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ROAD TRIP: Camping in Wildrose Country

GMC Sierra truck launch event provides a fresh outlook on outdoor living

Published: July 17, 2013, 11:00 PM
Updated: July 7, 2018, 8:10 PM

Alberta Road Trip - Visitors at Cowtown

LUNDBRECK, AB – It’s been decades since my wife and I camped out under the stars. At this point in our lives, "roughing it" means spending the night in a decent hotel room with a king-size bed, hot shower and flat-screen TV. Free wireless would be a nice bonus.

So there was some hesitation when General Motors suggested that, as part of its media launch of the all-new 2014 GMC Sierra, we’d be spending a night camping in an Alberta cow pasture.

Now don’t get me wrong – in our younger years, we loved camping. We spent numerous vacations under canvas and thoroughly enjoyed the experience. Summer weekends were frequently spent camping at various race tracks in southern Ontario and the U.S. midwest as we followed our passion for motorsports. The friends we made, the experiences we shared on those trips are still vivid memories.

As our family grew, the kids, too, were able to experience the joys of outdoor living. Our accommodations progressed from basic canvas to a tent trailer, then eventually to a fully equipped pop-up with a decent list of amenities, including running water and a portable toilet.

But as the kids grew up, the family’s interest in camping waned. So it was with some nostalgia that my wife and I prepared for this adventure.

The biggest shock came when we arrived in Calgary and saw the trailer we’d be using. How things have progressed since our camping days.

Hotel on wheels

The Sierra SLT 1500 Crew Cab we’d be testing had been hitched to an 8.5-metre (28-foot) travel trailer that was literally a fine hotel suite on wheels. The unit, a K-Z Sportsmen, had been provided for the GM event by Bucars, a Calgary-based RV dealer, and it was the perfect model for a travelling couple.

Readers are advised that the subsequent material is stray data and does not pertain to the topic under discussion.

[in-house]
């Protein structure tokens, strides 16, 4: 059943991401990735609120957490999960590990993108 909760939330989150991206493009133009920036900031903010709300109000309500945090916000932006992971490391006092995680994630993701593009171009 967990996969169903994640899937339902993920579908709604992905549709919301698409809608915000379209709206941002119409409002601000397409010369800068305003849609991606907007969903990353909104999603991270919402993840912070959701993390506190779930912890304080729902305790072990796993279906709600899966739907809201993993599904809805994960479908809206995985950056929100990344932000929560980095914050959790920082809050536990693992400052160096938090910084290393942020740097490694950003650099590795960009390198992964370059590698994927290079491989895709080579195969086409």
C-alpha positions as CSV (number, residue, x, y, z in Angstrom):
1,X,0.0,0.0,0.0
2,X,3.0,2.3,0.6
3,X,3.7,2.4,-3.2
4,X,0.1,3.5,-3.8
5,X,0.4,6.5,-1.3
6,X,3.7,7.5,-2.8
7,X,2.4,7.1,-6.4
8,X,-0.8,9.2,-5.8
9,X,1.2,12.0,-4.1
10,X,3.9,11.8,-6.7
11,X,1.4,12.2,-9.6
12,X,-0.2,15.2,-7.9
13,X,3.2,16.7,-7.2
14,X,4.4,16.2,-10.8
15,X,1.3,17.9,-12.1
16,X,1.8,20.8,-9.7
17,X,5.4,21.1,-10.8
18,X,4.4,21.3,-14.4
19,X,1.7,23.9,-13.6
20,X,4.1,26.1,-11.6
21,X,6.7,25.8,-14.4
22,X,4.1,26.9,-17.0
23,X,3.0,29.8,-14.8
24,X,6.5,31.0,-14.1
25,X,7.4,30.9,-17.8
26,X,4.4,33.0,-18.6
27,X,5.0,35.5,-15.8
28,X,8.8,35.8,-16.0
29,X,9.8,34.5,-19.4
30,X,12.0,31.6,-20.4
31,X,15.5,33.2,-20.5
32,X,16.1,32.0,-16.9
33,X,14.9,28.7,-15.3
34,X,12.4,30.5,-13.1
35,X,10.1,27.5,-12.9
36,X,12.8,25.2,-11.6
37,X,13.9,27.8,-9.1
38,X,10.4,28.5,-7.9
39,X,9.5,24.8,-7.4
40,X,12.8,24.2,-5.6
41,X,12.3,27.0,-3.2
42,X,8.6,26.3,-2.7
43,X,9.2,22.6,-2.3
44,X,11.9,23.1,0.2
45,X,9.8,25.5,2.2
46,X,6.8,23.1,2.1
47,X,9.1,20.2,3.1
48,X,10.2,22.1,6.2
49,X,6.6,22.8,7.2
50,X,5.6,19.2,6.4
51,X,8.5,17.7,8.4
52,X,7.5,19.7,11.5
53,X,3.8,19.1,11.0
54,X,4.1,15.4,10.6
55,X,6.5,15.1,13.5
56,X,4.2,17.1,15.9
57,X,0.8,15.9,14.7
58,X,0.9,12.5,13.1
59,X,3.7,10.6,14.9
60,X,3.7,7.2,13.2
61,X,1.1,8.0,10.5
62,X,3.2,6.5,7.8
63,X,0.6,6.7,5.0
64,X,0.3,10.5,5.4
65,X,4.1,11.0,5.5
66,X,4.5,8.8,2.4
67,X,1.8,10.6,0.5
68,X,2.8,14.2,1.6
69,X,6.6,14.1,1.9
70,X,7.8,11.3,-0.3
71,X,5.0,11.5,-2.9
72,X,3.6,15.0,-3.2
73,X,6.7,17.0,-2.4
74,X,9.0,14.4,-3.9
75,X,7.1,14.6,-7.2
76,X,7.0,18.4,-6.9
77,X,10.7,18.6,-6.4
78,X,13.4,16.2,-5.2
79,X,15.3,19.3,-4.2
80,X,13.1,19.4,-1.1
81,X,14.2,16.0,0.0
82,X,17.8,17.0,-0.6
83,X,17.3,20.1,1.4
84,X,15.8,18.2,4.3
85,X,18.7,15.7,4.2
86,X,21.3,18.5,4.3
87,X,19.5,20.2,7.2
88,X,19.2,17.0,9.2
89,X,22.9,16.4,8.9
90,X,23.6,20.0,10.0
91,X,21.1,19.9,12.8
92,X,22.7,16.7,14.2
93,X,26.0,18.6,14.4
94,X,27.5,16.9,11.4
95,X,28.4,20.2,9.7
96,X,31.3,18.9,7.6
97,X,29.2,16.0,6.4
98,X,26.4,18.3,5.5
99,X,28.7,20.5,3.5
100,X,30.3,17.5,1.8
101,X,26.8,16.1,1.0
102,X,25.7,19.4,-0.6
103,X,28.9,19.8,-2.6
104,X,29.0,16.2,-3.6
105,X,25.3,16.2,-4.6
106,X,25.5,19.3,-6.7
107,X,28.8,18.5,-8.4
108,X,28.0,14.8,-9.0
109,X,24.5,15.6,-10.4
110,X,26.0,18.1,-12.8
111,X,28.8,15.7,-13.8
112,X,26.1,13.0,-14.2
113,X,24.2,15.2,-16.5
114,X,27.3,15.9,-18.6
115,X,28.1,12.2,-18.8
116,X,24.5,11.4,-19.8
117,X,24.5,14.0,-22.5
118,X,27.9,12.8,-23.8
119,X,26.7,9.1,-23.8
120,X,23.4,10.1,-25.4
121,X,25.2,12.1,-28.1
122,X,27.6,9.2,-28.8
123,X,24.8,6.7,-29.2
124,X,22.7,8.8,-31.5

The entry door, located on the side at the rear of the unit, opened into a kitchen with a gas range, microwave, full-size refrigerator and plenty of counter and cupboard space.

To the right, there was a comfortable eating booth, with a pedestal table and two bench seats that could easily be converted into a bed if needed. On the left was a comfy sofa (could also be converted into a bed) built into a slide-out section. With a push of a button the whole area rolled out, opening up significant floor space.

A bathroom, with a flush toilet, full sink and vanity, plus a decent-sized shower and storage cupboard, was located mid-ship, while the front end of the trailer was taken up by a roomy bedroom with a queen-size bed.

An automatic gas furnace and overhead air conditioner ensured we’d be comfortable regardless of the temperature outdoors, and a gas heater kept an ample supply of hot water at the ready for morning showers.

The Bucars folks had even provided a large outdoor mat and a pair of lawn chairs so we’d be able to sit out under the large side awning, which also opened and retracted at the push of a button. If this is "roughing it" in 2013, we were all for it.

The Cowboy Trail

After a quick briefing on the new Sierra’s features and some tips on trailering, we set out for our overnight destination southwest of Calgary – the Sierra West Ranch.

The rolling hills along Highway 22, known as the Cowboy Trail, provided spectacular views, though the damage from the recent floods in the region was certainly apparent at various places along the way. As we got closer to the ranch, the sprawling ranges of Wildrose Country spread endlessly across the horizon.